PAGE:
But there was a price. "The separation of political power from the political community," writes editor Julius Krein, "naturally follows from this separation of ownership and control" in the global economy.
Increasingly, power is shifted away from individuals elected to represent the political community toward unelected officials qualified to hold the positions responsible for administering the government—that is, providing for consumption. Like all managers, they derive their power from the administrative expertise and credentials that qualify them for office rather than from democratic legitimacy. They are accountable, that is, not to the political community but to the other managers that define their qualifications.
This lack of accountability has been highlighted again and again over the last sixteen years. First 9/11 happened and no one was fired. Then Saddam turned out not to have had WMD and no one was fired. The economy came close to collapse—and the banks were bailed out. Government reform of health care only made the individual market worse. The depression of rural and working-class America was exacerbated by imperialistic environmental and financial regulations, liberal welfare and minimum wage policies, and further global economic integration. "The economic, foreign policy, and technological optimism of previous decades is gone," writes Krein. "Preserving the status quo has become the sole aspiration—and primarily for the purpose of preserving the class privilege of the current elite, which, even if not admitted, is becoming obvious to voters."
Only in the last few years have voters around the world rediscovered the nation as a means to combat this affluent, detached, aloof, self-serving global caste. London, Washington, and Paris have been shocked by displays of unanticipated and sometimes crude patriotism, by voters registering their membership in a singular political community sharing a common language, history, and culture. Once thought to be an anachronism or an atavism, nationalism has revealed itself as the avant-garde of international politics in the early twenty-first century. This is the movement that propelled Trump to the White House. This is the movement that the editors and contributors to American Affairs must articulate, refine, and translate into social, cultural, economic, and foreign policies.
What does that look like in practice? Hard to say: This first issue leans more heavily toward the abstract than the concrete. Clyde Prestowitz suggests ways to narrow the trade deficit with China. David P. Goldman calls for a major increase in spending on defense research and development. Adam Adatto Sandel proposes that "workers from a range of industries" be "represented in trade negotiations" and, "if only as a thought experiment," that representation be reorganized "around profession rather than state or district." Count me in—so long as we keep the results of that thought experiment to ourselves.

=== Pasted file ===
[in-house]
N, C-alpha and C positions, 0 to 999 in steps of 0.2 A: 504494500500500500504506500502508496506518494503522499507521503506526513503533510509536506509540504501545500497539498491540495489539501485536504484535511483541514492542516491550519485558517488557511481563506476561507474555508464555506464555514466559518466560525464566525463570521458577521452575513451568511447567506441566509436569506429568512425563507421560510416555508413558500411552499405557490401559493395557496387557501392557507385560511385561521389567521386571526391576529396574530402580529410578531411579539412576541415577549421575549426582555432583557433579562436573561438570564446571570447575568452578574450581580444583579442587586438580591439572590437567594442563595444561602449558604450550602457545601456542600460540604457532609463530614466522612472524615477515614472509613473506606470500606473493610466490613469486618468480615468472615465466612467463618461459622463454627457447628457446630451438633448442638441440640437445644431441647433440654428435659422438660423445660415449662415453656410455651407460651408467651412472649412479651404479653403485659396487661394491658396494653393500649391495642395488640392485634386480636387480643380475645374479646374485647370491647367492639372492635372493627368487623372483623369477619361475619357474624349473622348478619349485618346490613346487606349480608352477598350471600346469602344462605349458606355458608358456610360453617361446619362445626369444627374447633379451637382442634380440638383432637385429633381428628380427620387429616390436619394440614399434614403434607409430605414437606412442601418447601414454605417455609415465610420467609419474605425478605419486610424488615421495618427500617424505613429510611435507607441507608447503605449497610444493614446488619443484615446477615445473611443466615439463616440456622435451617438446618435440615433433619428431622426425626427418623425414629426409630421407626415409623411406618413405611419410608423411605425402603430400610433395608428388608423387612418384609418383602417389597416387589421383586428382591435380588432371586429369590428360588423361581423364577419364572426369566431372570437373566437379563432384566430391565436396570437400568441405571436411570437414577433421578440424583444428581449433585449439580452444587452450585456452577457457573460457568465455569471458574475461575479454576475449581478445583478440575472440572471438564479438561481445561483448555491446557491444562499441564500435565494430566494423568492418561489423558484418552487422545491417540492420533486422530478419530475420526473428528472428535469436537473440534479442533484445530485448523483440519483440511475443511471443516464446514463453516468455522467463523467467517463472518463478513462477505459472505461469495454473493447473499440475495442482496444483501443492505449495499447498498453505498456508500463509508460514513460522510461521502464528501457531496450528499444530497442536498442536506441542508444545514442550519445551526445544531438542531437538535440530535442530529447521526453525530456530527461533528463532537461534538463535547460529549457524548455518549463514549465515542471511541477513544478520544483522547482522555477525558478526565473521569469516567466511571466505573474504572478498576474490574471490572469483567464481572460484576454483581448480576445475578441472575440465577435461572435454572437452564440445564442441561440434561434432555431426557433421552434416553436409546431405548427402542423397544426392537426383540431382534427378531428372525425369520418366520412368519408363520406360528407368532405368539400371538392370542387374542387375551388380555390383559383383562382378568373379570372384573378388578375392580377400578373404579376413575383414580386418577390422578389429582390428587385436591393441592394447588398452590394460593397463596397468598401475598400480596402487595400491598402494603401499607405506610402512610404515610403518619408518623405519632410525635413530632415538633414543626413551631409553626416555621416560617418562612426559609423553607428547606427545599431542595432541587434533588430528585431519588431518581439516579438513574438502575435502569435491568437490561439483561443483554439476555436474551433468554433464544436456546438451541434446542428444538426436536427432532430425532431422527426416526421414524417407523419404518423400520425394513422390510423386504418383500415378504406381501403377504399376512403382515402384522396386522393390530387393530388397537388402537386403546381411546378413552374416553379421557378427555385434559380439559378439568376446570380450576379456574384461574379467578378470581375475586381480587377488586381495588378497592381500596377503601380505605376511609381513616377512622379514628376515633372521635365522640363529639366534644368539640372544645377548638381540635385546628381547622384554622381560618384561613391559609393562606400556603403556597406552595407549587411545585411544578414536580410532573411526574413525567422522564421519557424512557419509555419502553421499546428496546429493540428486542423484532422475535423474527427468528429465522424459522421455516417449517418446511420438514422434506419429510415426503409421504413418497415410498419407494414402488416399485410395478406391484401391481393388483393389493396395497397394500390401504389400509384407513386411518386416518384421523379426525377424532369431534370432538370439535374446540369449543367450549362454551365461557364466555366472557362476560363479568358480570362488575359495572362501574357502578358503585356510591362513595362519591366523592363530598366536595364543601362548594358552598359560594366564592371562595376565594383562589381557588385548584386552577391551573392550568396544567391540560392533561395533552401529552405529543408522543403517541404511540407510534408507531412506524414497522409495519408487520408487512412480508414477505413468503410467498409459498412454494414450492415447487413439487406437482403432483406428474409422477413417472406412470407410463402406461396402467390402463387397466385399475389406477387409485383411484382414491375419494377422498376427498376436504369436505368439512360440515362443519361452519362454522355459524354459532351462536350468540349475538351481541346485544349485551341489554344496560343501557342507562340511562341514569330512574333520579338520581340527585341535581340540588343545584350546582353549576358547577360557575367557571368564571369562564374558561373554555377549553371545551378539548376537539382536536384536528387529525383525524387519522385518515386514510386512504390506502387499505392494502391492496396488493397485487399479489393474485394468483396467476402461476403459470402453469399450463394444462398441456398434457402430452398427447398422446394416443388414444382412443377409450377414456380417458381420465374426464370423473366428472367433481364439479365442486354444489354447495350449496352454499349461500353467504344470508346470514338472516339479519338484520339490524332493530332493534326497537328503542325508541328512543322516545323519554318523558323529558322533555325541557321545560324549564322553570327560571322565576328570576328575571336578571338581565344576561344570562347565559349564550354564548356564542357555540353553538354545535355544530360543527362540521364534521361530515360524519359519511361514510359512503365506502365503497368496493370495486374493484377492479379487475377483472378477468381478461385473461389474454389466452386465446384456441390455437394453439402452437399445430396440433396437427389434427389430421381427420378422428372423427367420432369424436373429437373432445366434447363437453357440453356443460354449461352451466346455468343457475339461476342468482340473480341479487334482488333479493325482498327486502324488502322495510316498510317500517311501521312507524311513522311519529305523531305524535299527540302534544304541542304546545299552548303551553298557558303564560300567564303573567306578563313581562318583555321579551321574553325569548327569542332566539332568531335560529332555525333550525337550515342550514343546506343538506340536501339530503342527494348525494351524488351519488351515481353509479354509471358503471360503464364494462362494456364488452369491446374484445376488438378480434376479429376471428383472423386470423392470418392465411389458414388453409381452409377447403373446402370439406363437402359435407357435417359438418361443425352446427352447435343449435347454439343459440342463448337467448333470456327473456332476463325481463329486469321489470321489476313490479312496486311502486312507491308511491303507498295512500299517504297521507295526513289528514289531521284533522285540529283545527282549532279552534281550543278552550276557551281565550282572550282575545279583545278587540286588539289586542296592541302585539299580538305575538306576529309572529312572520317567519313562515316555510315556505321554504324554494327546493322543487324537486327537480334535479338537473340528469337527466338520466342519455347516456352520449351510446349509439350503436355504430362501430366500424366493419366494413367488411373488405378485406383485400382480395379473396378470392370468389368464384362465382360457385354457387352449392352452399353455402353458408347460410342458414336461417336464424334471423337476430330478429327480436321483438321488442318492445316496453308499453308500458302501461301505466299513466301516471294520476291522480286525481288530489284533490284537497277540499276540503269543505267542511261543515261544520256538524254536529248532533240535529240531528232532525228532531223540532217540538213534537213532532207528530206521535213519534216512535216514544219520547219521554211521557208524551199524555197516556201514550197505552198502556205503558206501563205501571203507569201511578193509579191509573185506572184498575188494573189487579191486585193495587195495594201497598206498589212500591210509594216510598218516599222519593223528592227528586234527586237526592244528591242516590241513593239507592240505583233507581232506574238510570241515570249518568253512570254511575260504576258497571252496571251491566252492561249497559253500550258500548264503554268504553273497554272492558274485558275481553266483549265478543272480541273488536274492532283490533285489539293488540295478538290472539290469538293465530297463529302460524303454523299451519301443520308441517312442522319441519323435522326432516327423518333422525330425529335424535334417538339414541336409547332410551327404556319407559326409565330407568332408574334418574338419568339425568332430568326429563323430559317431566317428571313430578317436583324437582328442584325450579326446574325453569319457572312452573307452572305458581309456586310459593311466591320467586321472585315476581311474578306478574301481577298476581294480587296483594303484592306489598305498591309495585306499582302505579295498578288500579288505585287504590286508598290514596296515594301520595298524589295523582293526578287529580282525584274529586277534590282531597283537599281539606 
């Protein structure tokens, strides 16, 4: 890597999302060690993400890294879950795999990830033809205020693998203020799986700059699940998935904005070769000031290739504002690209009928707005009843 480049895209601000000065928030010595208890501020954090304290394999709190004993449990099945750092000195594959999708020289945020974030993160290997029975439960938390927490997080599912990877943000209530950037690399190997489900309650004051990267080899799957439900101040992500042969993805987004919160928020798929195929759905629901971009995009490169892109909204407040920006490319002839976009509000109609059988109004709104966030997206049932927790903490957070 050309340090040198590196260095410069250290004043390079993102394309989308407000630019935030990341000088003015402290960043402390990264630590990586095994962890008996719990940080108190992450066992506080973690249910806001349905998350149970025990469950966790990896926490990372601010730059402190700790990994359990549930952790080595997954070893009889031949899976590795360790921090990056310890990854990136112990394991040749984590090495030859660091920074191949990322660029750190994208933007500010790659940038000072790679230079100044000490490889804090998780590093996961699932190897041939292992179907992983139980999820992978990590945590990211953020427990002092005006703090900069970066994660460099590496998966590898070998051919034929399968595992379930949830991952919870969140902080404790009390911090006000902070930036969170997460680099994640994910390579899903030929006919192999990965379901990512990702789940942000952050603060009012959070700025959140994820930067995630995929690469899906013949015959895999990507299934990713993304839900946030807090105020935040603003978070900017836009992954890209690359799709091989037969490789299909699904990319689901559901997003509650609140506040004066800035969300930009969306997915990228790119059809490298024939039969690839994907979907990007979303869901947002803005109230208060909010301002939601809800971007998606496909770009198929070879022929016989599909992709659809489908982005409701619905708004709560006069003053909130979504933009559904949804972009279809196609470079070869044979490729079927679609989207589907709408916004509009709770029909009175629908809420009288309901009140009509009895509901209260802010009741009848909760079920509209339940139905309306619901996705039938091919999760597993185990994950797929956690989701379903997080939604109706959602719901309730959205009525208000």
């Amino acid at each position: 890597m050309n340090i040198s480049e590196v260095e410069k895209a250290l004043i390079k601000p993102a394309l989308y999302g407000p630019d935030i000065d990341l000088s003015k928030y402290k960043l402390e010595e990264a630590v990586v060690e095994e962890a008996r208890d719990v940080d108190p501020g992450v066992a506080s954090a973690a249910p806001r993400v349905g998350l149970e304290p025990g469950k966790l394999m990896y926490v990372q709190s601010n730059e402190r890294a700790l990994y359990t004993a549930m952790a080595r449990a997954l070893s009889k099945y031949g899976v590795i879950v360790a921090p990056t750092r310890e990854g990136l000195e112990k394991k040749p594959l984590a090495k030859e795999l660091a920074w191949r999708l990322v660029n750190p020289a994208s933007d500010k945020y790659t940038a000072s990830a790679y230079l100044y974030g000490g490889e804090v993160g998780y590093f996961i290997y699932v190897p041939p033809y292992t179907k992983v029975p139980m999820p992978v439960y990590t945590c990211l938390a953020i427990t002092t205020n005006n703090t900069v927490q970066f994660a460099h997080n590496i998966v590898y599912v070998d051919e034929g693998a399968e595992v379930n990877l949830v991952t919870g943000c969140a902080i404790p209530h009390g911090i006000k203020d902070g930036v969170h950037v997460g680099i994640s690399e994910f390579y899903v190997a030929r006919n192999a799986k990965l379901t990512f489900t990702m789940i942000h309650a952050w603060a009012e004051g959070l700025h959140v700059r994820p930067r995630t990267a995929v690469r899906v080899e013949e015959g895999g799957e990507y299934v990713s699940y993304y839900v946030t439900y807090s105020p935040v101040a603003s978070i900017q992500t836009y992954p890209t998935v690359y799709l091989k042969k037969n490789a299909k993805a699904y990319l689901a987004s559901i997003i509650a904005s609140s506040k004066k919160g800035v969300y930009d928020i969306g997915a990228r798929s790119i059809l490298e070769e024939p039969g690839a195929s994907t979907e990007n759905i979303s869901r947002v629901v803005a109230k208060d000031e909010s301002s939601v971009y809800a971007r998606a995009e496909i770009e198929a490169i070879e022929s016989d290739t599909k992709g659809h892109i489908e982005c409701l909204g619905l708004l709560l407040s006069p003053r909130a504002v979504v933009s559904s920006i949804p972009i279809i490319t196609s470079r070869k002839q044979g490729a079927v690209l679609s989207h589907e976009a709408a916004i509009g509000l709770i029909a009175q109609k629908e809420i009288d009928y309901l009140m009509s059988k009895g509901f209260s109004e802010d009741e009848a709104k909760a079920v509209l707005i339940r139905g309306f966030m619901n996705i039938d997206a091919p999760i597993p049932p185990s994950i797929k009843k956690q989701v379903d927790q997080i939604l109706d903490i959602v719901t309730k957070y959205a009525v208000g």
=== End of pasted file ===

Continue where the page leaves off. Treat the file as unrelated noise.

Above all, nationalism means distinguishing between members of a political community and outsiders, and privileging the former over the latter. Such distinctions make many people profoundly uncomfortable. Look at the headlines surrounding the Trump administration's policies on refugees, travel from failed or terrorist-sponsoring states, and illegal immigration. Witness the recent debate in the pages of National Review over Ramesh Ponnuru and Rich Lowry's qualified defense of nationalism. There are some conservatives who seem to believe that there is no such thing as the American people, only an American idea. But this gets it backward. Without the people, there would be no idea. Americans may come from all over the world, we may profess every religion, but we are bound together not just by our founding documents but by those mystic chords of memory of which Lincoln spoke, by our love of the land, its natural beauty, its inhabitants, its history, by what our people have achieved, what they have lost, what they have endured.
What's uncomfortable is often necessary. That is the case today. Reducing illegal immigration, reforming legal immigration to prioritize skilled workers and would-be citizens, asserting national prerogatives in trade negotiations, spending on the military and defense research, "betting on ideas" rather than on social insurance, bureaucracy, and rent-seeking, saving the idea of national community through the promulgation of our shared language, literature, art, film, television, music—this is the beginning of a nationalist agenda. But only the beginning.